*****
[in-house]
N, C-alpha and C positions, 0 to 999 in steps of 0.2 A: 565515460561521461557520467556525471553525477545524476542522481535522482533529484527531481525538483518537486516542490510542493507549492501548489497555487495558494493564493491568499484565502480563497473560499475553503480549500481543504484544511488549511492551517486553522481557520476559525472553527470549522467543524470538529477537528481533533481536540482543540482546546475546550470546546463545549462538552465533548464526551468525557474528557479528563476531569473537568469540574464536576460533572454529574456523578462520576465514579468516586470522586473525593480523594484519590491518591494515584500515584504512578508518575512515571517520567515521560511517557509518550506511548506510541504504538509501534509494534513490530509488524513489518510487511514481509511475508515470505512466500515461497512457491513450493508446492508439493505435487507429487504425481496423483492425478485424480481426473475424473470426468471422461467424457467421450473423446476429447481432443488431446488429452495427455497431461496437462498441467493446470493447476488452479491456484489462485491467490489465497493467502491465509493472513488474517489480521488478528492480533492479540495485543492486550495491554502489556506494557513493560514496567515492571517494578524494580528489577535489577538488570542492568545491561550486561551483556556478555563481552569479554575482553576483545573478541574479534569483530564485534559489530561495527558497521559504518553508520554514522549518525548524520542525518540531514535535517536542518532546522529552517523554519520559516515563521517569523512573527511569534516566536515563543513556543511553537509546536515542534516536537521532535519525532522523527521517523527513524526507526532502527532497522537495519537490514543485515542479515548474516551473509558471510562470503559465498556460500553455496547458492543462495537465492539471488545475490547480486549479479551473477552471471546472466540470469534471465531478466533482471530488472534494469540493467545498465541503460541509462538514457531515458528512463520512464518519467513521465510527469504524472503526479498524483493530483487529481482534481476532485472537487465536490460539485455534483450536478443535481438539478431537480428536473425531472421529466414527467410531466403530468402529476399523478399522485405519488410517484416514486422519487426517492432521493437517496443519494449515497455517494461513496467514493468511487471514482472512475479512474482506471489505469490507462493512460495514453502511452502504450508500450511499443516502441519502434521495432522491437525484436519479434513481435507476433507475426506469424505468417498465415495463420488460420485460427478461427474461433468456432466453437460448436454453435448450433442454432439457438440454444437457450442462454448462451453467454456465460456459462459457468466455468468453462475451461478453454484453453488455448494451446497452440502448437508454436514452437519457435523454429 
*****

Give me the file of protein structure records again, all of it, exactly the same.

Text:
[in-house]
N, C-alpha and C positions, 0 to 999 in steps of 0.2 A: 565515460561521461557520467556525471553525477545524476542522481535522482533529484527531481525538483518537486516542490510542493507549492501548489497555487495558494493564493491568499484565502480563497473560499475553503480549500481543504484544511488549511492551517486553522481557520476559525472553527470549522467543524470538529477537528481533533481536540482543540482546546475546550470546546463545549462538552465533548464526551468525557474528557479528563476531569473537568469540574464536576460533572454529574456523578462520576465514579468516586470522586473525593480523594484519590491518591494515584500515584504512578508518575512515571517520567515521560511517557509518550506511548506510541504504538509501534509494534513490530509488524513489518510487511514481509511475508515470505512466500515461497512457491513450493508446492508439493505435487507429487504425481496423483492425478485424480481426473475424473470426468471422461467424457467421450473423446476429447481432443488431446488429452495427455497431461496437462498441467493446470493447476488452479491456484489462485491467490489465497493467502491465509493472513488474517489480521488478528492480533492479540495485543492486550495491554502489556506494557513493560514496567515492571517494578524494580528489577535489577538488570542492568545491561550486561551483556556478555563481552569479554575482553576483545573478541574479534569483530564485534559489530561495527558497521559504518553508520554514522549518525548524520542525518540531514535535517536542518532546522529552517523554519520559516515563521517569523512573527511569534516566536515563543513556543511553537509546536515542534516536537521532535519525532522523527521517523527513524526507526532502527532497522537495519537490514543485515542479515548474516551473509558471510562470503559465498556460500553455496547458492543462495537465492539471488545475490547480486549479479551473477552471471546472466540470469534471465531478466533482471530488472534494469540493467545498465541503460541509462538514457531515458528512463520512464518519467513521465510527469504524472503526479498524483493530483487529481482534481476532485472537487465536490460539485455534483450536478443535481438539478431537480428536473425531472421529466414527467410531466403530468402529476399523478399522485405519488410517484416514486422519487426517492432521493437517496443519494449515497455517494461513496467514493468511487471514482472512475479512474482506471489505469490507462493512460495514453502511452502504450508500450511499443516502441519502434521495432522491437525484436519479434513481435507476433507475426506469424505468417498465415495463420488460420485460427478461427474461433468456432466453437460448436454453435448450433442454432439457438440454444437457450442462454448462451453467454456465460456459462459457468466455468468453462475451461478453454484453453488455448494451446497452440502448437508454436514452437519457435523454429 